Fellini has been widely perceived as a moralist, ruthlessly portraying the corruption he saw around him in the social, political, and cultural flounderings of postwar Italy. But to regard him as a sometimes appreciative but more often critical observer of his world is to see only half the puzzleâ€”the less interesting half. For Fellini always knew that he was part of the world he beheld, and what haunted him most was the impossibility of objectivity. The quasi-documentary approach of neorealist film-making became meaningfulâ€”and honestâ€”only in combination with the self-examination more commonly associated with expressionism.
La dolce vita and 8Â½, still for most viewers the two jewels in Fellini’s crown, present unapologetic self-portraits of the director at two stages of his creative life: the passionate would-be novelist, underemployed as a gossip reporter, unable to avoid becoming what he beheld; and the celebrated film director struggling to reconcile his creative visions with the expectations of an increasingly demanding public and to find common ground between his personal life and his public image. They also reflect a pivotal two-step process by which Fellini moves away from the linear neorealism of his earlier work and toward the surreal episodic narrative form that to one degree or another informs all of his later work.
Audiences who had seen in the wild color imagery of Juliet of the Spirits simply a re-application of the form and content of 8Â½ to the point of view of the woman rather than the loving but philandering husband were unprepared for Fellini Satyricon. Indeed, Juliet appeared downright conventional next to Felliniâ€™s seemingly unrestrained, barely structured, wildly imaginative sortie into Petronian satire. An adaptation from Roman literature in only the loosest sense, Fellini Satyricon is no more about ancient Rome than 8Â½ is about the making of a science-fiction film. Rather, it is one more in a series of deeply personal efforts by Fellini to address his love-hate relationship with Romeâ€”and with his inescapably Roman self.
The imagery comes as much from Felliniâ€™s own imagination as from the myth and literature in which the filmâ€™s loose narrative is grounded. And the mainstay of that imagery is Felliniâ€™s favorite tool: the human body. Unusual, sometimes hideously deformed bodies â€¦ normal bodies moving in abnormal ways, twitching and signaling mechanically like anachronistic automatons â€¦ unforgettable faces (Fellini usually cast faces, not actors) â€¦ all burn themselves into the viewerâ€™s memory. These are not the images of historical or literary drama; they are a landscape of a haunted mind, and once you see them, you donâ€™t forget.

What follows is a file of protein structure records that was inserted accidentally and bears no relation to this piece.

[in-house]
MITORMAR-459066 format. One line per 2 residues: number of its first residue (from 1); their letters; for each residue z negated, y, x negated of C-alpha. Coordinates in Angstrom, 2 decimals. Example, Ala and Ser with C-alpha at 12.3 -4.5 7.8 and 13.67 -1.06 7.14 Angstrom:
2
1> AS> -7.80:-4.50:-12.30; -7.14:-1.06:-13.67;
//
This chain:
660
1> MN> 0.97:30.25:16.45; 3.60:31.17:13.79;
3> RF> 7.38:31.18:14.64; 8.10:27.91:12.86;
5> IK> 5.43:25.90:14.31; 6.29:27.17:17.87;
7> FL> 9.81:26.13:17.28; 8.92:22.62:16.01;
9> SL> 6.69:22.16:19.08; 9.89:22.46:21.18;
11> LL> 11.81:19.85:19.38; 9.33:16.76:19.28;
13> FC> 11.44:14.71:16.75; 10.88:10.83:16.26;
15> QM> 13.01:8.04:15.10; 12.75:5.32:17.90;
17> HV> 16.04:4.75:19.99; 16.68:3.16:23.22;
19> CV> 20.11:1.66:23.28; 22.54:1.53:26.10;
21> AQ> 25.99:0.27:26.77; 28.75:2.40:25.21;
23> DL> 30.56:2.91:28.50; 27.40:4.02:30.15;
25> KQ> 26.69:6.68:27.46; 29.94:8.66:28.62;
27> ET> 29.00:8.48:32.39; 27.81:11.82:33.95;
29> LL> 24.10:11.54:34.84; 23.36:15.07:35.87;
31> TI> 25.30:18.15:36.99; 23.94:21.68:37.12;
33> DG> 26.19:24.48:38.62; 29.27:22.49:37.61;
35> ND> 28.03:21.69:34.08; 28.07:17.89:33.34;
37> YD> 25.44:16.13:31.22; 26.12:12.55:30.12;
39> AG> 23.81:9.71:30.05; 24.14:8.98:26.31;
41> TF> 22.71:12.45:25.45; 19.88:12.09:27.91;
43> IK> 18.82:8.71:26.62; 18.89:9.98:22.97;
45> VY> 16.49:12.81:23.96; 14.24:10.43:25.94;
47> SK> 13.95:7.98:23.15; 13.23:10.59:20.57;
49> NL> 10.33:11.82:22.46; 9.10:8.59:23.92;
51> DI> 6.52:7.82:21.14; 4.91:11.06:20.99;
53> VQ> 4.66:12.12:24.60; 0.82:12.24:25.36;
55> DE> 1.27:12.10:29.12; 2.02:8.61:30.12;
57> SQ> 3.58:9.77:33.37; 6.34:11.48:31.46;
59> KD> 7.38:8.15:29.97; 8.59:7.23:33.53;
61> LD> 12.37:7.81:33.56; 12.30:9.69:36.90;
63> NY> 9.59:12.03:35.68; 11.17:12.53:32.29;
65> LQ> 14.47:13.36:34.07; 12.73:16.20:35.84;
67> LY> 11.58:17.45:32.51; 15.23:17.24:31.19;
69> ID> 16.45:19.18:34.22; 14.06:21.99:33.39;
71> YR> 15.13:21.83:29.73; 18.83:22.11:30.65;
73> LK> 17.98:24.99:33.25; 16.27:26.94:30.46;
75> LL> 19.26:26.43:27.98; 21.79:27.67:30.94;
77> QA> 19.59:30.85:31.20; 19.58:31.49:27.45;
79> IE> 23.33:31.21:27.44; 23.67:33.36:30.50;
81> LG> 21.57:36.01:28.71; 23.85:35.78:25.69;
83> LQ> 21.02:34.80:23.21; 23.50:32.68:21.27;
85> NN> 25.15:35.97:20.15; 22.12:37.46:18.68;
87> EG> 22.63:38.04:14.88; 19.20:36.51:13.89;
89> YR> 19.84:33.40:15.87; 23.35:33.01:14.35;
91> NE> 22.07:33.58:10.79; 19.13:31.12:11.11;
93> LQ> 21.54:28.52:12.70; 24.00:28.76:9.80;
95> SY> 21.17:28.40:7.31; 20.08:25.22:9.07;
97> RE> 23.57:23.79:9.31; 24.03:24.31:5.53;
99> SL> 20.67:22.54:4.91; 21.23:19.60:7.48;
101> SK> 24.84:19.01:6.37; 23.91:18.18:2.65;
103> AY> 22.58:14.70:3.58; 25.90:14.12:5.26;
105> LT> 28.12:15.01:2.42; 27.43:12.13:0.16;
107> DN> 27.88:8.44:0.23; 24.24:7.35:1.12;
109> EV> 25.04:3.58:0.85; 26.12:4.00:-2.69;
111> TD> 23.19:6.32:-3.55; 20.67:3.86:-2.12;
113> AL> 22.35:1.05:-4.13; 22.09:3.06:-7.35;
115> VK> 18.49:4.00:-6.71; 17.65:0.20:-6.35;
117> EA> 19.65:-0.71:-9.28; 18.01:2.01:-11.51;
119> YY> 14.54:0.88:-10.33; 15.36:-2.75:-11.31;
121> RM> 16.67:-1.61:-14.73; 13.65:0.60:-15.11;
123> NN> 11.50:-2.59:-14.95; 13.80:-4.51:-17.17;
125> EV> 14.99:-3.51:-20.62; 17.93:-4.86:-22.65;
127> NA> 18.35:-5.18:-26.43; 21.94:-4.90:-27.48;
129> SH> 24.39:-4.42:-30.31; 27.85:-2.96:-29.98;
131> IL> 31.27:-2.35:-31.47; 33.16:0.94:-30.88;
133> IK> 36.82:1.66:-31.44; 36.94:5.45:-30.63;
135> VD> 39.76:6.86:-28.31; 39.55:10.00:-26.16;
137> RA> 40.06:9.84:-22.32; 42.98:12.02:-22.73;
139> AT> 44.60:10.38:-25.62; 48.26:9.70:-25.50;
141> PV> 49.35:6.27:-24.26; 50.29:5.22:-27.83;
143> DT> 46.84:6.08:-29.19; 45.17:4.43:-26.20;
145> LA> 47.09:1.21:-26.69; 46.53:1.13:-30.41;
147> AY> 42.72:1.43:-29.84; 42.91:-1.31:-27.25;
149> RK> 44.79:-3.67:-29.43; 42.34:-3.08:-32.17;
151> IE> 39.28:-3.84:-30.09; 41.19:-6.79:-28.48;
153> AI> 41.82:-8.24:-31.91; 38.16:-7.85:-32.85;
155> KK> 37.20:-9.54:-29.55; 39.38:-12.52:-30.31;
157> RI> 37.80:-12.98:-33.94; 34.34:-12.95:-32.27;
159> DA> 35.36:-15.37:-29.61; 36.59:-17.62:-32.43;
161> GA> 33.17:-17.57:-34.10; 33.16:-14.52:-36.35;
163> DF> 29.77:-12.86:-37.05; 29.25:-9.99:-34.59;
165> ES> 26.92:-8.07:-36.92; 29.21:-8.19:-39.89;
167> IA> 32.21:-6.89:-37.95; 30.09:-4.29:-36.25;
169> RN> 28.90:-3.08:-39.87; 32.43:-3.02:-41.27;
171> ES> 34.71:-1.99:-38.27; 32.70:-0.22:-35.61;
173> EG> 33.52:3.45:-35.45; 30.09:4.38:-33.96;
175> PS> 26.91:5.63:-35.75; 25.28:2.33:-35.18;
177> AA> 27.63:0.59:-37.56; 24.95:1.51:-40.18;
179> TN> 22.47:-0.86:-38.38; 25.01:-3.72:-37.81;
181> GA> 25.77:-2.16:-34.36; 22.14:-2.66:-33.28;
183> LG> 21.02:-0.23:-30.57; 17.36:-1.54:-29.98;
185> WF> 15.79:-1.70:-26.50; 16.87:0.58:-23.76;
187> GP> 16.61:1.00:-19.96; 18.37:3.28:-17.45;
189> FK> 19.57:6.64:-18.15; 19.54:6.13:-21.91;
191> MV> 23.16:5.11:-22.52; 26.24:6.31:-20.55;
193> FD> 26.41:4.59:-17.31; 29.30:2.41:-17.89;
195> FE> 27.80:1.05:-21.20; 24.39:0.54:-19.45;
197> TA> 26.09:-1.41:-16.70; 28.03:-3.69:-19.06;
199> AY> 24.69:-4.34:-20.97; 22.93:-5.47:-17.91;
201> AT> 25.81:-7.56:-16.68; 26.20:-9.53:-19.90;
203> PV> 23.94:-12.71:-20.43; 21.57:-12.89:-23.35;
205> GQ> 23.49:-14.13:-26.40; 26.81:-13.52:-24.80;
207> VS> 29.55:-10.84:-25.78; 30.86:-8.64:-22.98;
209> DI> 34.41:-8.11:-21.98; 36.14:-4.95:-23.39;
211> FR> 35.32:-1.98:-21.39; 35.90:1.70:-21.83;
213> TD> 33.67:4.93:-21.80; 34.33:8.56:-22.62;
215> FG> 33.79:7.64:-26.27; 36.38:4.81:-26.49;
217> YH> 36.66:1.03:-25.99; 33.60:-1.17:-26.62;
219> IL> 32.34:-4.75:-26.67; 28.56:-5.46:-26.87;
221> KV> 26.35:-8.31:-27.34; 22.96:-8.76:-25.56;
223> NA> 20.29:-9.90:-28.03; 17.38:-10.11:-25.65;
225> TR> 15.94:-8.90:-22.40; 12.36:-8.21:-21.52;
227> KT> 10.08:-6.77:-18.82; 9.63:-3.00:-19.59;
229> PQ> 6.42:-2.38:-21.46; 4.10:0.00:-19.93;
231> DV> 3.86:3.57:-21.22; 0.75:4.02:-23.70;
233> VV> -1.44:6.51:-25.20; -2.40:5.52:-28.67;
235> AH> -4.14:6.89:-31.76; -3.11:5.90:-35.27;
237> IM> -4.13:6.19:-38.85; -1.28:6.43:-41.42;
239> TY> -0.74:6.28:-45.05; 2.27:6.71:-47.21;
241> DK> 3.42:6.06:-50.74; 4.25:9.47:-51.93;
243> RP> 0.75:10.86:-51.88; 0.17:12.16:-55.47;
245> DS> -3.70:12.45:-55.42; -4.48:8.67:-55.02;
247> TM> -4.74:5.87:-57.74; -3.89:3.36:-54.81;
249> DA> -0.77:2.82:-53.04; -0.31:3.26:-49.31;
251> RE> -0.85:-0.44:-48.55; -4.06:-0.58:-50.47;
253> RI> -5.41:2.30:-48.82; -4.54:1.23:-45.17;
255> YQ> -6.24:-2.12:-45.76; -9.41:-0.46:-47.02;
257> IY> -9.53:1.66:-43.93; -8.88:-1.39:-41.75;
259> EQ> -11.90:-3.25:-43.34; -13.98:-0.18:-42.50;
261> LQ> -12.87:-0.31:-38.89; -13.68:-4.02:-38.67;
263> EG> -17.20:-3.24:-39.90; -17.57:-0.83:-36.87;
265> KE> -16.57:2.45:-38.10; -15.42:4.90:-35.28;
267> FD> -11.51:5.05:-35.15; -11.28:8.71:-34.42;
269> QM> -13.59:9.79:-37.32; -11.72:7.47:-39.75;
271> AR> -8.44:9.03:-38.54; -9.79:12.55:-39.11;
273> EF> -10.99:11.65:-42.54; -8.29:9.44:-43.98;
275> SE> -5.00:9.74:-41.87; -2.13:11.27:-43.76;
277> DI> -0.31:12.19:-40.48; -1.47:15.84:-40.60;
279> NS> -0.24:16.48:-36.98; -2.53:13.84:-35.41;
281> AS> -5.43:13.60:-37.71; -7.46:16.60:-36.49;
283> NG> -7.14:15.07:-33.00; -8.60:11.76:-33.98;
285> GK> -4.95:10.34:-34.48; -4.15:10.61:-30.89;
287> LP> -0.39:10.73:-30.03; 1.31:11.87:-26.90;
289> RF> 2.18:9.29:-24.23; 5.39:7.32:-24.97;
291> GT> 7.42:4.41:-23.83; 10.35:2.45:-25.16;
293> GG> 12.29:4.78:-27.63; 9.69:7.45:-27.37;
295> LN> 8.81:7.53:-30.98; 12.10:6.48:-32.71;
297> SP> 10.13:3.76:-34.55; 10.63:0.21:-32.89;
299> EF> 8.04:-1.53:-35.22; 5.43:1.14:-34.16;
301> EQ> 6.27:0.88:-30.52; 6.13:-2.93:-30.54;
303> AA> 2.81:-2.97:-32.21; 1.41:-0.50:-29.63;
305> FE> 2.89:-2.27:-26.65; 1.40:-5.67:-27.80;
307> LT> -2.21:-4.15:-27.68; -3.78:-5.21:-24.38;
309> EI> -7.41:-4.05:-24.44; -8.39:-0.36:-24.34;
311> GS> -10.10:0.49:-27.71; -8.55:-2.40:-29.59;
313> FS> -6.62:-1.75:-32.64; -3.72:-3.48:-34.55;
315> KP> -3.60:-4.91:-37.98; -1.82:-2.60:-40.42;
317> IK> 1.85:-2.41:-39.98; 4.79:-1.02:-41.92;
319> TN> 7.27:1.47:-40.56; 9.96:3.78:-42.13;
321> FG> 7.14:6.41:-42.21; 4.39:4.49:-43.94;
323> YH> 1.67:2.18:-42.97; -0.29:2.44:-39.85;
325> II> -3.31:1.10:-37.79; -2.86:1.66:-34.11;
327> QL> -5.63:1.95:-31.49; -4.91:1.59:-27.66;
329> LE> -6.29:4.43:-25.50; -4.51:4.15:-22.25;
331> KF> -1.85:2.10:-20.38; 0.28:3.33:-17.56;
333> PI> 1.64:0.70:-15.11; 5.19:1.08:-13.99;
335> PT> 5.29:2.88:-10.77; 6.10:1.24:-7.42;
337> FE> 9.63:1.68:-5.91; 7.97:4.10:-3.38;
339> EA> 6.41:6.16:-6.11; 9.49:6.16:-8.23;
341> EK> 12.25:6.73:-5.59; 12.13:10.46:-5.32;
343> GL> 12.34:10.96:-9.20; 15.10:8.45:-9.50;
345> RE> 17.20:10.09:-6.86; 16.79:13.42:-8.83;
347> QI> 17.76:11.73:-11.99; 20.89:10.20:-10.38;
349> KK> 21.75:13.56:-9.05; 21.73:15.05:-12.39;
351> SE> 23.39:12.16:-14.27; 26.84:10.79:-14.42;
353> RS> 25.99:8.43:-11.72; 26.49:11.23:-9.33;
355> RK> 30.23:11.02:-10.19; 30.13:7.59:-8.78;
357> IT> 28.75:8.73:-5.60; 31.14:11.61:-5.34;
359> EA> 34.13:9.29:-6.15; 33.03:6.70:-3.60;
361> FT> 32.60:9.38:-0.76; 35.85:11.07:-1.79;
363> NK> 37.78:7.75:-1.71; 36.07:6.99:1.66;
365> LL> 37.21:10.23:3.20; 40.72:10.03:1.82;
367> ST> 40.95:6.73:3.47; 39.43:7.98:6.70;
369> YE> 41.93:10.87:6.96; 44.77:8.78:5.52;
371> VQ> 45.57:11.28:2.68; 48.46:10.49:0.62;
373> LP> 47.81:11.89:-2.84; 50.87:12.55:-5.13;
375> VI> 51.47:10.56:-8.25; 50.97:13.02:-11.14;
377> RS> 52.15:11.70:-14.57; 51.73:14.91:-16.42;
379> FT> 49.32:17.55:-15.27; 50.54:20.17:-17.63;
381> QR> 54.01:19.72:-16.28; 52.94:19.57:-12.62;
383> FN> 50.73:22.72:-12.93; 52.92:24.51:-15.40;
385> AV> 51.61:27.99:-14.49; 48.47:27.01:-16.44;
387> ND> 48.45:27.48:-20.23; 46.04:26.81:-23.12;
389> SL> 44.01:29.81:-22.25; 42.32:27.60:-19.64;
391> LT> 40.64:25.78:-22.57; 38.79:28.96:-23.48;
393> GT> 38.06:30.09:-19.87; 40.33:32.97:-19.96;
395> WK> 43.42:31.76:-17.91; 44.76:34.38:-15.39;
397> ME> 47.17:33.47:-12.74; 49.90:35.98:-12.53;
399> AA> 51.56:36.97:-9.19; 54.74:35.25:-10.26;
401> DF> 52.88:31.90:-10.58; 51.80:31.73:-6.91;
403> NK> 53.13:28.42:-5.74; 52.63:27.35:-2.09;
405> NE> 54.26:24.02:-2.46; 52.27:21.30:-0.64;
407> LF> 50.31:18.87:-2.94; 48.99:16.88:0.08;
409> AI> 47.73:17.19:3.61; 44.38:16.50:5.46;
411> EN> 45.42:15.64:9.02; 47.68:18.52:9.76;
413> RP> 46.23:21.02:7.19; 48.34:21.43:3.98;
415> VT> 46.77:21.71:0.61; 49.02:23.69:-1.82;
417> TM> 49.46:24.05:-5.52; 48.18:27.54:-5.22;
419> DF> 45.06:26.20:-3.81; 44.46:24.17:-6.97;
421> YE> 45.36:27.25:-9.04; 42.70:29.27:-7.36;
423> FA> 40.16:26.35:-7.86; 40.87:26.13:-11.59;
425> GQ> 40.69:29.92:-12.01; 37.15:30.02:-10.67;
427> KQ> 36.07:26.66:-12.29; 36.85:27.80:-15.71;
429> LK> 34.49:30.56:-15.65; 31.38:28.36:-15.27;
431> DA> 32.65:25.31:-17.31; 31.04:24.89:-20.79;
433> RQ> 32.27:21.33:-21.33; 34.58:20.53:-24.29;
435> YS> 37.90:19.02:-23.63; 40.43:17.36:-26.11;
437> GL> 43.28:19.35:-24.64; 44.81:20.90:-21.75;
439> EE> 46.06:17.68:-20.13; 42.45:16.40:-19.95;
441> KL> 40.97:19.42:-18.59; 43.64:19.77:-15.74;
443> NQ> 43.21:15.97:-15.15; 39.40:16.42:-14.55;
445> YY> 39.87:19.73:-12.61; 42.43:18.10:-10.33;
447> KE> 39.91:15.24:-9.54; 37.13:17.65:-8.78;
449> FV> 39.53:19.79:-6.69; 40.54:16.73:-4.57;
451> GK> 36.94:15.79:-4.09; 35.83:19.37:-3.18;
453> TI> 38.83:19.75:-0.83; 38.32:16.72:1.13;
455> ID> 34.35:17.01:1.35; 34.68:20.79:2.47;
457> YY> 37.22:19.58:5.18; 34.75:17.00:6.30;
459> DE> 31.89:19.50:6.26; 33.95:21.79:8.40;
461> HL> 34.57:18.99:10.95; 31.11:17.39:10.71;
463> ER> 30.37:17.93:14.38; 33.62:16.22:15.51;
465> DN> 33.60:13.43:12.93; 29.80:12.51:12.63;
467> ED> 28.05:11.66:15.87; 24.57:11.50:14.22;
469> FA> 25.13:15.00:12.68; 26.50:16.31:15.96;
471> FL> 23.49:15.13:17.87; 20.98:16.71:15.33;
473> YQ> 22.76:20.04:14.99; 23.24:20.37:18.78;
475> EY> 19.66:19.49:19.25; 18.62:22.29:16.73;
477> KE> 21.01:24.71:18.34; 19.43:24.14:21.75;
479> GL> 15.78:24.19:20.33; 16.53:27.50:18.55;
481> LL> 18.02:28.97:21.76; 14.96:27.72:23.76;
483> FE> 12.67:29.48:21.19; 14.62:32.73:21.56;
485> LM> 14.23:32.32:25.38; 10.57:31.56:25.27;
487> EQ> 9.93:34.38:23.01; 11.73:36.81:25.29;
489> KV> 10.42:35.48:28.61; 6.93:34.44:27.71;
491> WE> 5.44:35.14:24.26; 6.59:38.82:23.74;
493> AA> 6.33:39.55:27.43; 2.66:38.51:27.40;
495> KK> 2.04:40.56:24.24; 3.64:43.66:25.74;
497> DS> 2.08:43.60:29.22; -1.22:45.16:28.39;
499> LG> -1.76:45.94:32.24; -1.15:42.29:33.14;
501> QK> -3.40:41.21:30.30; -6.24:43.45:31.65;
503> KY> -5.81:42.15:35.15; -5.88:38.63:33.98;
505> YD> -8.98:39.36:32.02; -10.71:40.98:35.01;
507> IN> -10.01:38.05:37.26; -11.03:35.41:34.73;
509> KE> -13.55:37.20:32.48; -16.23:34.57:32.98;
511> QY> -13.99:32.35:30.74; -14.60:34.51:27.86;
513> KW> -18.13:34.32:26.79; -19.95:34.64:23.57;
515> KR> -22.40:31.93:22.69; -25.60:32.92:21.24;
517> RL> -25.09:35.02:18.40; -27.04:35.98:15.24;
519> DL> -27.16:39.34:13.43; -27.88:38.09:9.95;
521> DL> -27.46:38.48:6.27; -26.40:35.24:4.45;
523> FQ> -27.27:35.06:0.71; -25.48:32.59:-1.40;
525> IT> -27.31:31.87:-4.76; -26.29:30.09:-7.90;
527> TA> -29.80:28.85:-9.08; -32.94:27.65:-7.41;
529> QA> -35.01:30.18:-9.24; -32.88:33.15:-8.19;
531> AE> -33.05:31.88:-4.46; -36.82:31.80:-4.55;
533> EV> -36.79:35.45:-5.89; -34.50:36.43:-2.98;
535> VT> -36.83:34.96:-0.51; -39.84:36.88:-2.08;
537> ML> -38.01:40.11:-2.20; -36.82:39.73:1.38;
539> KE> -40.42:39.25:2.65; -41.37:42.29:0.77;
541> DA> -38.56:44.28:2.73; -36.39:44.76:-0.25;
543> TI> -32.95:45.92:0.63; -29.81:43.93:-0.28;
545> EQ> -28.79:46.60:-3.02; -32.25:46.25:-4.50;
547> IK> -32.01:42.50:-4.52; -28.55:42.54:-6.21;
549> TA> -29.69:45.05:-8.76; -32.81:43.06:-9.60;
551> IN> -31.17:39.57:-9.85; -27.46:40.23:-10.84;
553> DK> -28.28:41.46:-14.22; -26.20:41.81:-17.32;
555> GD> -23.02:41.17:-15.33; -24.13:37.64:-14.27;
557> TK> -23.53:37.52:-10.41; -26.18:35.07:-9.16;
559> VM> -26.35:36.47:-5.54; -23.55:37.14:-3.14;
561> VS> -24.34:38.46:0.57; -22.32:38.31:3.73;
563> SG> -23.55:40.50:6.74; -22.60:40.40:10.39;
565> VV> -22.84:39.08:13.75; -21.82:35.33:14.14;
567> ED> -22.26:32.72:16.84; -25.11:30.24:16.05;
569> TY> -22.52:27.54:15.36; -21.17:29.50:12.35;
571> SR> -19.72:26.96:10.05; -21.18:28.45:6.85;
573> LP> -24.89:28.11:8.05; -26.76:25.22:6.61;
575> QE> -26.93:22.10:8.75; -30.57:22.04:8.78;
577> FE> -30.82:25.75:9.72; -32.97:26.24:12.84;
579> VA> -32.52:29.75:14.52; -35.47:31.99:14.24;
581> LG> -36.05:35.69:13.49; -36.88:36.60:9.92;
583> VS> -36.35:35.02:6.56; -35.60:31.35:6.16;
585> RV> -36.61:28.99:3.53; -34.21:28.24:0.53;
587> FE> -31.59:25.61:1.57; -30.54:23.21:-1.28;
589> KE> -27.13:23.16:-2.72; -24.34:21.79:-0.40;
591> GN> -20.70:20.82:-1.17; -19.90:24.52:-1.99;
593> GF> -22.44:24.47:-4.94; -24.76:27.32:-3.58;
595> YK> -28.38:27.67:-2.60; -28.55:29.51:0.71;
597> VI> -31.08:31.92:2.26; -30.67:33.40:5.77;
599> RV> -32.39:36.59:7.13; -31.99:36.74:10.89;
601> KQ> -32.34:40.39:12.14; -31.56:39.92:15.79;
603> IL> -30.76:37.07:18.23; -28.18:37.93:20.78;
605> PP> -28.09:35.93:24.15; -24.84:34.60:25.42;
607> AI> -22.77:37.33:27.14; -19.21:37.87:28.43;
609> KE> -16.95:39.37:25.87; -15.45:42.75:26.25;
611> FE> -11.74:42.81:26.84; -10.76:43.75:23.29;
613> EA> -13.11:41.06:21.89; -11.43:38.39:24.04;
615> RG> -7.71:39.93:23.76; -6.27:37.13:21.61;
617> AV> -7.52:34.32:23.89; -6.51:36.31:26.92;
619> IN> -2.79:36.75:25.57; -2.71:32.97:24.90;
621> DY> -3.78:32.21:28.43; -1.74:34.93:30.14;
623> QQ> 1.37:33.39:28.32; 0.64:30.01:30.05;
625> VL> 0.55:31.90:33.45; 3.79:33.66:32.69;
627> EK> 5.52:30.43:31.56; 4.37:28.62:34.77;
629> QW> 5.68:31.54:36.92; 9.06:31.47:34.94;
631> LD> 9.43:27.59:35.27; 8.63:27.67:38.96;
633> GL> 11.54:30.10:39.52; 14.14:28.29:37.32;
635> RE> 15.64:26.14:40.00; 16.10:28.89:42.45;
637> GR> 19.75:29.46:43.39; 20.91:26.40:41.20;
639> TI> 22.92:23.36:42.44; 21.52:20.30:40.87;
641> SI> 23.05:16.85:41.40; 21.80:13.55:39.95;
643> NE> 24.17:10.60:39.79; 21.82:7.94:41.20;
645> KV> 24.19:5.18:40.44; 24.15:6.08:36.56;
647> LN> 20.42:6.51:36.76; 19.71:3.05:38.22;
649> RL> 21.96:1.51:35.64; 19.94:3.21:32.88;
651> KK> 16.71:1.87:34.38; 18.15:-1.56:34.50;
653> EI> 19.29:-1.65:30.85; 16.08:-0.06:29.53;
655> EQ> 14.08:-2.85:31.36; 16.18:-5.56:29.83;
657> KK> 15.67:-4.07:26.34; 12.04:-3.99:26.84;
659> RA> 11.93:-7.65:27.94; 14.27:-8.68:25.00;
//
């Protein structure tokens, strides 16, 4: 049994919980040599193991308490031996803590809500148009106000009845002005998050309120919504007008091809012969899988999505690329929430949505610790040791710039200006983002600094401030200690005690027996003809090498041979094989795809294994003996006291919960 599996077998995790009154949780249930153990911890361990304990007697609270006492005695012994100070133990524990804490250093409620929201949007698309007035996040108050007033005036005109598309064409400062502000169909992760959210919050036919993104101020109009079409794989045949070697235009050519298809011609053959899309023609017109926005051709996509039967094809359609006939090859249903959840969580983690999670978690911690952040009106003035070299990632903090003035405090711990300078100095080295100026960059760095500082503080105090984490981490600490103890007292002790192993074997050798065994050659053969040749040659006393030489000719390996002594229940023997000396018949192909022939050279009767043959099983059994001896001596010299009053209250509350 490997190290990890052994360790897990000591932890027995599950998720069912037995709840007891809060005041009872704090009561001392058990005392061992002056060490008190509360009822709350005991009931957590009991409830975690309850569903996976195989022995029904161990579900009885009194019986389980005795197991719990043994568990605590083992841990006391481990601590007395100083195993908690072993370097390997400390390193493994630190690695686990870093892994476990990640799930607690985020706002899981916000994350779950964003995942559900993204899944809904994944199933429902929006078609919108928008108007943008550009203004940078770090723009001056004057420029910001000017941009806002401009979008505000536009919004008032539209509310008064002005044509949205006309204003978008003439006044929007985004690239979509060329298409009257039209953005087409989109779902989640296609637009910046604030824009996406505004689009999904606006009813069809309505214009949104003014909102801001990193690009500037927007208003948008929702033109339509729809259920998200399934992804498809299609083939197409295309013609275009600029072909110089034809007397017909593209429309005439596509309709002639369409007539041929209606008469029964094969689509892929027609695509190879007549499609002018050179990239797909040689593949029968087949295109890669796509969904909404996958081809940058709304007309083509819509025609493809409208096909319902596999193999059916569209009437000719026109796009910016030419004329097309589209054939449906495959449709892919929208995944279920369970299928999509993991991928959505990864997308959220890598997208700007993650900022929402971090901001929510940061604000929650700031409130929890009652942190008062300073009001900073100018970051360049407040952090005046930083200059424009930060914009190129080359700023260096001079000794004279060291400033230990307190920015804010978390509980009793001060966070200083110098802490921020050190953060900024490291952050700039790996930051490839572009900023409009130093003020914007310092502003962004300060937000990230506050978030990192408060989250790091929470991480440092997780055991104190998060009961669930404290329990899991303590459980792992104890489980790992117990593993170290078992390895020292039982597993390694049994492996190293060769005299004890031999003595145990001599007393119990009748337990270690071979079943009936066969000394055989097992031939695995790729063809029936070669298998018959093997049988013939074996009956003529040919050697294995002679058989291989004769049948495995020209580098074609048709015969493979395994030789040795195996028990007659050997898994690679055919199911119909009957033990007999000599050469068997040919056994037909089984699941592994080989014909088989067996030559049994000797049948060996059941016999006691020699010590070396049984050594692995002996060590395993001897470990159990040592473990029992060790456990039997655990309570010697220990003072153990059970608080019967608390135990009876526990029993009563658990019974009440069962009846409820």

The filmâ€™s episodic structure recapitulates that of La dolce vitaâ€”indeed, many of the characters and episodes of Fellini Satyricon are surreal or mythic analogs of those found in the earlier film. Most obvious is the use of a central character, Encolpio, who is both in and out of the storyâ€”an observer, chronicler, and critic who is also a participant, with wavering degrees of willingness. But if the film is a savage reexamination of the Rome of La dolce vita and of Felliniâ€™s own lifetime, it also goes La dolce vita one better by offering something that consistently eluded the trapped gossip reporter Marcello: redemption. In La dolce vita, the possibility of redemption is always there, but Marcello never grasps it; decadence-groupie that he is, his indulgence of his own appetites renders him unable to extricate himself from the morass into which he all too eagerly slips. At the finale, he finds himself on a beachâ€”an image Fellini was drawn to recurrently and obsessively throughout his career.
La stradaâ€™s Gelsomina was raised on a beach, is at home there; but her strong-man lover-tormentor Zampano cannot be caught with his back to the sea. His need for the crowd is too great, but he ultimately belongs nowhere, like Marcello in La dolce vita. The beach is a trap, a no manâ€™s land between two different kinds of oblivion. Marcello has moved as far as he can from the temptation and corrosion embodied in Rome, but has to turn back; he canâ€™t escape. And in 8Â½, when Guido as a boy goes to watch Saraghina do her lurid dance by her shanty on the beach, though the priests have warned him that she is â€œthe devil,â€ the image is one of a young man caught between the devil and the deep blue sea, between the oppressions and corruptions of society and the inexorable dominion of nature. Guido ultimately must find redemption in a reconciliation of his self-indulgent bad behavior with his love of the people and world around him. But Fellini Satyriconâ€™s Encolpio goes further: he gets off that beach.
The garish, nightmarish imagery of Fellini Satyricon knocks your eyes out, and haunts you forevermore. But it leaves you with a feeling of hopeâ€”not the helpless, uncomprehending shrug of Marcello but the adventurous spirit of Encolpio, ready for wherever the sea may take him, the open-endedness of â€œOnce upon a time â€¦â€ filled with possibilities. Itâ€™s a triumphant finish, and, in Felliniâ€™s 10th feature film, itâ€™s been a long time coming. It is, among other things, Felliniâ€™s own high-spirited embrace of the new voice, style, and vision he had built for himself out of the ruined worlds of the neorealism he left behind.
Â© 2009 Robert C. Cumbow